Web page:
I came home to find the apartment in disarray. A lamp, which was still on, was laying on the floor, shining a spotlight on the half empty bookshelf. The books were strewn about floor and one was soaking up the water that a vase once held, the violets having been trampled.
My Betty was a bruiser, a broad shouldered girl, too tall to ever be comfortable in her own skin. She’d been beaten into shape as a kid by her step-father, that was until she was old enough to kick his ass.
She sat on the kitchen floor with the last of my good bourbon. Unlaced roller-skates, a black skirt, and one of my old white t-shirts. Her tattoos were nothing but shadows under the white cotton, thick black and red lines peeking out.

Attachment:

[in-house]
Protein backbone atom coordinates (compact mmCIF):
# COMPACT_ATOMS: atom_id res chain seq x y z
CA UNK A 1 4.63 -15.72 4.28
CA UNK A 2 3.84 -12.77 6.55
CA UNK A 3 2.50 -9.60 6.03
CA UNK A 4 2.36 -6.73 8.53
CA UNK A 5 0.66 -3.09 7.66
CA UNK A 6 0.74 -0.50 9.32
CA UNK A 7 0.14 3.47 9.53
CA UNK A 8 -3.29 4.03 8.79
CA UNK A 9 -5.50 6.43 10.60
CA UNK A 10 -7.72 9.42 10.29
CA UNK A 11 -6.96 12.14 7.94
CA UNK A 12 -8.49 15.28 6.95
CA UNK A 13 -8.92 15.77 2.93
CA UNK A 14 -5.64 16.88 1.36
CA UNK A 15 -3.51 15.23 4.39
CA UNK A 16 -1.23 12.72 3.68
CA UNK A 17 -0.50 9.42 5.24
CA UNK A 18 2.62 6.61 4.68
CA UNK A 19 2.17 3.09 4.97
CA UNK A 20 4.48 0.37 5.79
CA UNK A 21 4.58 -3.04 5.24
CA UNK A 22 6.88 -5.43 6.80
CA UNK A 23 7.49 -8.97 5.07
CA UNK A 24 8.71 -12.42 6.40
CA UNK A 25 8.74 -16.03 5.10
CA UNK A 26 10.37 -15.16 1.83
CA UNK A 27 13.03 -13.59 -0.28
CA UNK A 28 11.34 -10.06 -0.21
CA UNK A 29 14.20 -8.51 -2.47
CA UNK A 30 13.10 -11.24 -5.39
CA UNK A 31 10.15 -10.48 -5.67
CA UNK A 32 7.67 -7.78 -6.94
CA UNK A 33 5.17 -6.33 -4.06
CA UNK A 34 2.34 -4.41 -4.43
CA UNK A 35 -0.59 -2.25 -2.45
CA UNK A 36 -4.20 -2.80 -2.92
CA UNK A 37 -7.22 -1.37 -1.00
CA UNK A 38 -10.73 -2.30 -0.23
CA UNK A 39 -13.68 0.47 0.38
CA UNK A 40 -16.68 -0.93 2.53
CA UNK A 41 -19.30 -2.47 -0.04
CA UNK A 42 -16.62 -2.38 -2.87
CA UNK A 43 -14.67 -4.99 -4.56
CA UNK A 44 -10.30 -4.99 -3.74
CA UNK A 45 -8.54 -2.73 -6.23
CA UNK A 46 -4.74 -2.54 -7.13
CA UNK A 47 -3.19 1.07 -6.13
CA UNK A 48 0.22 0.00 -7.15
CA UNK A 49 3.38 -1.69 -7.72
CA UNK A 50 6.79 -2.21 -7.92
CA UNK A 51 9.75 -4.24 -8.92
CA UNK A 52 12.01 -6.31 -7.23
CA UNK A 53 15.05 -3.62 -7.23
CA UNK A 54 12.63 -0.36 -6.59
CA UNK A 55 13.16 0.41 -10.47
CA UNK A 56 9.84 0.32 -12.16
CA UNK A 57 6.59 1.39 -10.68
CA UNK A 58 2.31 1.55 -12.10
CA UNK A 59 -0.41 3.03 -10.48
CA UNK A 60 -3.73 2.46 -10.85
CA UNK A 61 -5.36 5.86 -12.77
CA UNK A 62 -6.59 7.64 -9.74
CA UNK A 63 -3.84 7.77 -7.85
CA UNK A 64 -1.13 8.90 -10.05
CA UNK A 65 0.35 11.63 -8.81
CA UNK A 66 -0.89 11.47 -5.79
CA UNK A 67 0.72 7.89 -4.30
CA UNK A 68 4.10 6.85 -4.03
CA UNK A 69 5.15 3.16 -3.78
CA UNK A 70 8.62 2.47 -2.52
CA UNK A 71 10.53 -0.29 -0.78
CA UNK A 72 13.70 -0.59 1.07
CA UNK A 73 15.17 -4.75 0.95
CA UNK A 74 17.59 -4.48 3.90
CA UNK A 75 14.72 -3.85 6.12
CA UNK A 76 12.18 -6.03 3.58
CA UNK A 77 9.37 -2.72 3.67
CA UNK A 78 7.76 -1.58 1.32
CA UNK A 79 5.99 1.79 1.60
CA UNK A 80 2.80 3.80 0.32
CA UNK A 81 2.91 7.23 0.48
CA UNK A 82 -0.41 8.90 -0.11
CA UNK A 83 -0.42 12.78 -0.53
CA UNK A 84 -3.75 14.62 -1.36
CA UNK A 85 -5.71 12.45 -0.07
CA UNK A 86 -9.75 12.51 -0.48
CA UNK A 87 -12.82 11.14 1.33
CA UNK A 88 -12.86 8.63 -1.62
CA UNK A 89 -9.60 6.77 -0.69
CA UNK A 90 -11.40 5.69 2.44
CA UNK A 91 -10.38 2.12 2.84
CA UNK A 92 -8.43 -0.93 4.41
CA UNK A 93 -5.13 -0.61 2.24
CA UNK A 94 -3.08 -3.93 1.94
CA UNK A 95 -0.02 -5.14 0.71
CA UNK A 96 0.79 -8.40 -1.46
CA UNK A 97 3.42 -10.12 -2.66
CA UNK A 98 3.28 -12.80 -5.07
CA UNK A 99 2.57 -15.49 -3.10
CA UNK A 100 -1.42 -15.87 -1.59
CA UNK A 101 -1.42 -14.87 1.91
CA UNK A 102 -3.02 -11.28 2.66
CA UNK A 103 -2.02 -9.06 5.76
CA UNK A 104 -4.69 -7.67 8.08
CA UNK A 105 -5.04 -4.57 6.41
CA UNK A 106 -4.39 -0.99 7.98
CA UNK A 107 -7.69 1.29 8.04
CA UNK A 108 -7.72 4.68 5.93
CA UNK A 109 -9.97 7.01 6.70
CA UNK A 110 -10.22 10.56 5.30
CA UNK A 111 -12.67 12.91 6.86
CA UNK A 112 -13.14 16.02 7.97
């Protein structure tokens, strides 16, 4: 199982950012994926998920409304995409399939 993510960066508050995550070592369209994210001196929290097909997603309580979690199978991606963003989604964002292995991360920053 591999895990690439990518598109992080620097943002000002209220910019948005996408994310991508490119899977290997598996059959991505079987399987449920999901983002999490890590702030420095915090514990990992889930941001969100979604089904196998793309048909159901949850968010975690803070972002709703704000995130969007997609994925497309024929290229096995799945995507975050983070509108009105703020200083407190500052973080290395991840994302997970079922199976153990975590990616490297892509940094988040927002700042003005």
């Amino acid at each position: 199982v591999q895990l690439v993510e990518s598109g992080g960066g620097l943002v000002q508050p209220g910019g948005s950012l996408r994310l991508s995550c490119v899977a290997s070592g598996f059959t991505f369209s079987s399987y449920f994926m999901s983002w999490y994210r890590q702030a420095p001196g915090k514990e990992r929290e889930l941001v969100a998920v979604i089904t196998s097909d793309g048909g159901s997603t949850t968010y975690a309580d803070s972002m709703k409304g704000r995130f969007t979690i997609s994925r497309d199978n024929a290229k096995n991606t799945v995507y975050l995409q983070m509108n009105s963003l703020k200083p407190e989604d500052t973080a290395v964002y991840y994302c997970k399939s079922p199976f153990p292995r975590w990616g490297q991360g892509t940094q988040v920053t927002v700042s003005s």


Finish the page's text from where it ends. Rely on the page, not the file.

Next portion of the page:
“We lost,” she slurred and gave me a particularly petulant glare.
I poured myself a glass of water and leaned on the counter of the small kitchen, looking down at her as she rocked the bottle of amber liquid on the black and white tiled floor.
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